8:Pacific Rim: Guillermo del Toro's love letter to Japanese monster movies was a glorious comic-book-style romp. Great special effects, giant robot fighters, Idris Elba and most importantly, a heart. Everything the later Transformers films should have been.

7: Elysium: Matt Damon was riveting as a terminally Ill, mechanically enhanced freedom fighter attempting to reach the eponymous life-giving orbiting space ring. Great effects. Alas, the dodgy Jodie Foster ADR was reminiscent of a bad Spaghetti Western.

6: Star Trek Into Darkness: JJ Abrams' bolder Enterprise was epic sci-fi at its best. Great Michael Giacchino score too. Benedict Cumberbatch's Khan 2 attitude gave this depth, while the opening (especially in IMAX) and that ship-to-ship jump scene were breathtaking. JJ's Star Wars VII now more promising than ever.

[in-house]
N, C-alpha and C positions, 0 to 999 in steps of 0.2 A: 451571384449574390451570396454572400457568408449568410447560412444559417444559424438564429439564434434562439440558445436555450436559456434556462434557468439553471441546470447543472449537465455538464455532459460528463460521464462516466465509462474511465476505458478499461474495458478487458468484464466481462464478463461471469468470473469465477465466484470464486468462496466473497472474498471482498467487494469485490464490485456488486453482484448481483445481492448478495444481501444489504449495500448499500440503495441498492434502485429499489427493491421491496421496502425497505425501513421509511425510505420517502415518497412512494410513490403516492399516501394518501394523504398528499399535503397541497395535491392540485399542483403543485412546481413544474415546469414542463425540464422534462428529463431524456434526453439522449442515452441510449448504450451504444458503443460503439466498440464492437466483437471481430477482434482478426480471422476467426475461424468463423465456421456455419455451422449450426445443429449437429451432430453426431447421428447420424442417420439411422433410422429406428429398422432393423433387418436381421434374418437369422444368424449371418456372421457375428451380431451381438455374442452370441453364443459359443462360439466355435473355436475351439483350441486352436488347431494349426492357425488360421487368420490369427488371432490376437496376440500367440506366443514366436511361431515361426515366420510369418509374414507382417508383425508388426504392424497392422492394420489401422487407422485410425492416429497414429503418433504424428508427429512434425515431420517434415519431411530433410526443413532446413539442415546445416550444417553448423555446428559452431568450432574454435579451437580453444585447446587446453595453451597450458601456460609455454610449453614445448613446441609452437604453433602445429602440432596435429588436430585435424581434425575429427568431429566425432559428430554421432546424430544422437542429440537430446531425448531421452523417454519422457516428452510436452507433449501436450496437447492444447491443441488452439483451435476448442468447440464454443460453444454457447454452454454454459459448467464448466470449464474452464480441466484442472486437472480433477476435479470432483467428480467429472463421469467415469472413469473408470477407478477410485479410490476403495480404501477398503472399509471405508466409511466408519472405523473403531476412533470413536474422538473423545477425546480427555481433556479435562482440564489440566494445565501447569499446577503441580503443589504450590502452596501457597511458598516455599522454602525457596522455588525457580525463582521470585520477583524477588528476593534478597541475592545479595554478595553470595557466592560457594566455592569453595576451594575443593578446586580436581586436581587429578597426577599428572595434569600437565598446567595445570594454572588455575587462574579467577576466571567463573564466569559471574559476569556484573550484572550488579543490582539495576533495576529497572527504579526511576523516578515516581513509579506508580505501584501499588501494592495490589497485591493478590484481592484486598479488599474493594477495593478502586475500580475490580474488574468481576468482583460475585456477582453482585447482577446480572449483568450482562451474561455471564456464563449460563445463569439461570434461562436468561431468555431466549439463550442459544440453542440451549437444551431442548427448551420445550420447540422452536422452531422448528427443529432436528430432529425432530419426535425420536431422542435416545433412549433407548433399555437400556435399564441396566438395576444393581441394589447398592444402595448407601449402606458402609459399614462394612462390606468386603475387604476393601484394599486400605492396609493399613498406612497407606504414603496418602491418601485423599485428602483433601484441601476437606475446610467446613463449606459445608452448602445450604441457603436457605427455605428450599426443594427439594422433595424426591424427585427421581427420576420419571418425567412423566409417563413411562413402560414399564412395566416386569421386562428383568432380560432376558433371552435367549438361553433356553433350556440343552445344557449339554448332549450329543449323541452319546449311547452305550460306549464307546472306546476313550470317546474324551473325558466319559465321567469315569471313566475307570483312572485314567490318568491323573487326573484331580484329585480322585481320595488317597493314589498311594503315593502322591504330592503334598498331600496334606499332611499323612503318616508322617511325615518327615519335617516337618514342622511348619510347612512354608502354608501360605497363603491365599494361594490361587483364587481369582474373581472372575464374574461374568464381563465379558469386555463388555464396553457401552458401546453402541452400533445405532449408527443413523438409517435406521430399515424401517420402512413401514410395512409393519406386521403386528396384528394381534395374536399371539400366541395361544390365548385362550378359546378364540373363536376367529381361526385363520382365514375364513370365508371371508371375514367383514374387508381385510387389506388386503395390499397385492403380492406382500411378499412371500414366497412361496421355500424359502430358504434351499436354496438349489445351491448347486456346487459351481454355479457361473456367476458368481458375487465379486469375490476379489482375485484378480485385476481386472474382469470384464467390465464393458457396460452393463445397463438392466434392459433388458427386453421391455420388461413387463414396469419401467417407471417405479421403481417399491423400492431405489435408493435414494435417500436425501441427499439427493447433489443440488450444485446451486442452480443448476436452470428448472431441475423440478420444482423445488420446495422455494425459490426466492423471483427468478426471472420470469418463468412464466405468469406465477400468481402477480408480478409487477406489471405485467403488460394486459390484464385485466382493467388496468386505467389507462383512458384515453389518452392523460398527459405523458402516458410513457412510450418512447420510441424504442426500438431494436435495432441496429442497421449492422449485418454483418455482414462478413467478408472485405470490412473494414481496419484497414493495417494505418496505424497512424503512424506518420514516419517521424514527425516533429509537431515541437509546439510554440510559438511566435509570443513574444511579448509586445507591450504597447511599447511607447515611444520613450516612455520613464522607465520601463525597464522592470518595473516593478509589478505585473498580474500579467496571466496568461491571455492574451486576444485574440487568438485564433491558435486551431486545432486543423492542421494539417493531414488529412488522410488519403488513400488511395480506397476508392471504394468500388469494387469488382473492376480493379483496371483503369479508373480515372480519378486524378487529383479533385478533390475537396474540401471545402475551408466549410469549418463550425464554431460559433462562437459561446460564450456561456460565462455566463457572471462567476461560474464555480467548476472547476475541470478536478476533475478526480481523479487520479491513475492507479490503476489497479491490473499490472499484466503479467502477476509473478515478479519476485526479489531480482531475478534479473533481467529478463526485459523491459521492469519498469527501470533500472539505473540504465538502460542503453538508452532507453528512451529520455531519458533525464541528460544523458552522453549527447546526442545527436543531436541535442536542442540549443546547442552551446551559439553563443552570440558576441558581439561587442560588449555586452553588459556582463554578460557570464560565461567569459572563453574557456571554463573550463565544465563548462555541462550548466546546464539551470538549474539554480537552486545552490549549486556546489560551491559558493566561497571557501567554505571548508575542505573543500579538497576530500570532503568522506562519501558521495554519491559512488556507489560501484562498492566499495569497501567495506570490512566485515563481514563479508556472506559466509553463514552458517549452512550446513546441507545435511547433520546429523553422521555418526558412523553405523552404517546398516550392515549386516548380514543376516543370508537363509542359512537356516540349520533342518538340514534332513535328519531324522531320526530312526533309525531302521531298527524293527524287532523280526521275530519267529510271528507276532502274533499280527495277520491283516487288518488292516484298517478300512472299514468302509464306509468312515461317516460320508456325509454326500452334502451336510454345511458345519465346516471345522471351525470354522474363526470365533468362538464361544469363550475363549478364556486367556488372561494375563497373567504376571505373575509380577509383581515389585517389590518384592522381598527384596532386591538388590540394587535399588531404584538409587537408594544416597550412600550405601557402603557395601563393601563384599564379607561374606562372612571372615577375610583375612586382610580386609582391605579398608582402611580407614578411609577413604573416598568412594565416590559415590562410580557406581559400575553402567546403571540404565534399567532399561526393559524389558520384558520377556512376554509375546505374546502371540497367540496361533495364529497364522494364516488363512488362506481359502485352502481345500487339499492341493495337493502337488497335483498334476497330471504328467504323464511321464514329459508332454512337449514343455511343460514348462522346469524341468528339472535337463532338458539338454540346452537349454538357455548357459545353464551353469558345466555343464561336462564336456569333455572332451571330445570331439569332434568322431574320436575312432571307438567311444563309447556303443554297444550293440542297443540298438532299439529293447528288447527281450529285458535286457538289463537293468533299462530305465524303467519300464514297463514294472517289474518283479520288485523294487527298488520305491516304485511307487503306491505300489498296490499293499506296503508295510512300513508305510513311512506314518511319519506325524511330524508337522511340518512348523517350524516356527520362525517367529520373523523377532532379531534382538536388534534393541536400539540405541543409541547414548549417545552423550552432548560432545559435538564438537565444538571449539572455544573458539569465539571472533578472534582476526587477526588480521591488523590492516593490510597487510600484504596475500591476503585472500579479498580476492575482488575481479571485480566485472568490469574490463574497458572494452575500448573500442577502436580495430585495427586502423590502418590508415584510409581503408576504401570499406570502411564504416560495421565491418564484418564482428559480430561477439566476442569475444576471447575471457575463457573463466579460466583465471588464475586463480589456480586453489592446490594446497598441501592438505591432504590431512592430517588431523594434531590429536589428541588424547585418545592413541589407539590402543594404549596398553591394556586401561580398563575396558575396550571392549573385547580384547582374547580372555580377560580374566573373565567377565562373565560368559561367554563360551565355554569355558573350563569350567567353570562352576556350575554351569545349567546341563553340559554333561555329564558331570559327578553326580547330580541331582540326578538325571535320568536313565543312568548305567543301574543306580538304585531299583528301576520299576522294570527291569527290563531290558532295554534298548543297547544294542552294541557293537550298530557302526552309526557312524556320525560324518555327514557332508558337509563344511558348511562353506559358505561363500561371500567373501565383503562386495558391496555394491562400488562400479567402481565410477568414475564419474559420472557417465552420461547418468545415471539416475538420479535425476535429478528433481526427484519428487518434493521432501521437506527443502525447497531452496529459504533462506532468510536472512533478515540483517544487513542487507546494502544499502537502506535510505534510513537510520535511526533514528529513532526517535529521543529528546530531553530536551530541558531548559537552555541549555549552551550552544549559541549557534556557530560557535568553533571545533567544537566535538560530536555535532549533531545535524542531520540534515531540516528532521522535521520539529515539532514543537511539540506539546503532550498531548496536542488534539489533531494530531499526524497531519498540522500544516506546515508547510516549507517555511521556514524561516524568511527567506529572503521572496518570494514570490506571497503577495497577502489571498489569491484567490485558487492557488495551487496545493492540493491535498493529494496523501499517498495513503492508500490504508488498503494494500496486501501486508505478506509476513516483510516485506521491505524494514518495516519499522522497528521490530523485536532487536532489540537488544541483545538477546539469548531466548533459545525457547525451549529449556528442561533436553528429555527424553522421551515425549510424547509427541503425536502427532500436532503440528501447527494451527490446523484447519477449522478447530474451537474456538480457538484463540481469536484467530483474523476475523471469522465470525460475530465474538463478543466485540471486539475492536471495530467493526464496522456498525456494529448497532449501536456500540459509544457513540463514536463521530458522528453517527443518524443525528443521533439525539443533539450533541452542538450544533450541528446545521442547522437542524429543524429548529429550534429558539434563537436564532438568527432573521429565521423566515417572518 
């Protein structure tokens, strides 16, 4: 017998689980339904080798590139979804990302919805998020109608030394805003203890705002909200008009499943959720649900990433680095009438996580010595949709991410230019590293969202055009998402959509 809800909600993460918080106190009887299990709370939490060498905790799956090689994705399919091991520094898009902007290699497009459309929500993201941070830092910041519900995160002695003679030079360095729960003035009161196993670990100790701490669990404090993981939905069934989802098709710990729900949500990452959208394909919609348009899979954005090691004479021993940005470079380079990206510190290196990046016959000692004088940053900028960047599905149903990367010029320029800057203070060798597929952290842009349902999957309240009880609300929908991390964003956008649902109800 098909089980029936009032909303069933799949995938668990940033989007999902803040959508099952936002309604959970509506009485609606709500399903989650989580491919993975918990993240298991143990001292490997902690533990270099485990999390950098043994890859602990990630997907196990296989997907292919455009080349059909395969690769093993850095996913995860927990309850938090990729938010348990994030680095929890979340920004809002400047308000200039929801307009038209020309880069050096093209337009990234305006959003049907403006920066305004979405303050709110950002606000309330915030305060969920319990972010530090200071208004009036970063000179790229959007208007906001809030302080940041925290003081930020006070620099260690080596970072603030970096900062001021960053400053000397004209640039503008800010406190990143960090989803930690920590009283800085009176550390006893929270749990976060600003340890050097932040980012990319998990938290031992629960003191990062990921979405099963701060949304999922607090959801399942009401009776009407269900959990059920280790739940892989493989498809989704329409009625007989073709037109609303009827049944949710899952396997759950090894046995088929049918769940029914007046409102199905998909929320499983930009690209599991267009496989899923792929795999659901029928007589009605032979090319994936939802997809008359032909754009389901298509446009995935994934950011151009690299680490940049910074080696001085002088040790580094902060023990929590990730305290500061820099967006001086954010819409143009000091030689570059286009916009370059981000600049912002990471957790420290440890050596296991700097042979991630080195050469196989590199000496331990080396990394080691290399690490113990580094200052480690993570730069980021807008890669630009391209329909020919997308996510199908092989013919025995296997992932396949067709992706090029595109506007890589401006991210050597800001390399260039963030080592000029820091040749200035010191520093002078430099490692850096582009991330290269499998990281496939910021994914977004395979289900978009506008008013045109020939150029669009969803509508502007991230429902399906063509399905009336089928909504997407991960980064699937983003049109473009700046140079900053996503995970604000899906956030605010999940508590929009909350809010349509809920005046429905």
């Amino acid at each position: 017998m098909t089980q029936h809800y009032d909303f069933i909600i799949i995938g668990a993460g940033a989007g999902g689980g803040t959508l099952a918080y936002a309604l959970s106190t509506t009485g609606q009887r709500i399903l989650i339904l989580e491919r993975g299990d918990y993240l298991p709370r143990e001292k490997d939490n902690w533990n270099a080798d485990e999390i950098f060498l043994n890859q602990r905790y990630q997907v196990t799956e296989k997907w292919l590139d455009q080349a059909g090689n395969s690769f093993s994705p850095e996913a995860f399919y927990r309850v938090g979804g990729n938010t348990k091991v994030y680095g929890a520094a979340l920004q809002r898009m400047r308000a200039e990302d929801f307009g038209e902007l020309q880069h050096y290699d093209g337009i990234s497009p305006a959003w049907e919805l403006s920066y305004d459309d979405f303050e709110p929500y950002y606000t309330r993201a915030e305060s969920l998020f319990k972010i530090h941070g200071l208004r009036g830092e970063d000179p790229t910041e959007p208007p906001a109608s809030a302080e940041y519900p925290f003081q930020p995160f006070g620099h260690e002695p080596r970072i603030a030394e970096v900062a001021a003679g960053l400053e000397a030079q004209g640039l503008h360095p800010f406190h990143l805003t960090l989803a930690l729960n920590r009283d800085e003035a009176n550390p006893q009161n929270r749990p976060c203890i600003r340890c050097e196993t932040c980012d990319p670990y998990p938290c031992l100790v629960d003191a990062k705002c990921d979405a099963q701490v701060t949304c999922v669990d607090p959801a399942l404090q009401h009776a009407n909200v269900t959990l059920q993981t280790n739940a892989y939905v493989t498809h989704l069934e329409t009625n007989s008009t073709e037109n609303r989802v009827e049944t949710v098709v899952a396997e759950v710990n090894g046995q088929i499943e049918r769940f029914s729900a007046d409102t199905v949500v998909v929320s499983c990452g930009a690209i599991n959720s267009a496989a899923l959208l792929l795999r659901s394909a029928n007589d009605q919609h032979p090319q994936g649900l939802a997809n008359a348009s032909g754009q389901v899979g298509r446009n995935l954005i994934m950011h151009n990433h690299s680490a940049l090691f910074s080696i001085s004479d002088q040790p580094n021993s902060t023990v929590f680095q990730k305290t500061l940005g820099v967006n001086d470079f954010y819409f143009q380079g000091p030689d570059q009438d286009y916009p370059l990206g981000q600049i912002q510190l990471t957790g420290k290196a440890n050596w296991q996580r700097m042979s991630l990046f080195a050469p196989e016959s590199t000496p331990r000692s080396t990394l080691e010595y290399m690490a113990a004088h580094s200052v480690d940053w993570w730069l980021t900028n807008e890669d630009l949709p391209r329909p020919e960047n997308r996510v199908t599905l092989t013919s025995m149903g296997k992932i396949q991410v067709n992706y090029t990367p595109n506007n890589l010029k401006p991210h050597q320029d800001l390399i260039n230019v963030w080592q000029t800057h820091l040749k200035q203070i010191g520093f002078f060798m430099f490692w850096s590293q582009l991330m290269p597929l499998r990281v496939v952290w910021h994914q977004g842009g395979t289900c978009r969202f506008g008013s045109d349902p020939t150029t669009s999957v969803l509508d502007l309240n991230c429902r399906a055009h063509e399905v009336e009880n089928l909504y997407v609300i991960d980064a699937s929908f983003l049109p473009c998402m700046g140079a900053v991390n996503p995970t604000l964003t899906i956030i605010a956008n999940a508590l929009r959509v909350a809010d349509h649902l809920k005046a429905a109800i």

5: Django Unchained: Quentin Tarantino's overlong revenge Western boasted a great script and superb performance from Christoph Waltz. A shame QT spoiled it with his awful cameo, but this was rip-roaring, disturbing and captivating. Leo DiCaprio and Sam Jackson were outstanding as the bad guys.

4: The Happy Lands: Robert Rae's star-free, community acted depiction of the 1920s Fife miner's strike was a powerful piece of work, beautifully lensed by the late Scott Ward. Not perfect, but a rough, sparkling diamond.

3: Captain Phillips: Tom Hanks' Lazarus-like comeback began with this nail-bitingly gripping fact-based thriller from Paul Greengrass. Oscar for Hanks? Hopefully.

2: Philomena: Thanks to a great script by Jeff Pope and Steve Coogan, as well as a top turn by Coogan and Judi Dench, the tale of an Irish mum's forgiveness after partaking in an enforced adoption packed a greater punch than most blockbusters. Oscars and Baftas await.

1: Gravity: Thrilling, moving, exhausting. Sandra Bullock deserves a shuttle-full of awards for her performance, the effects dazzled, while Steven Price's superb score has been on hard rotation on my iPod since.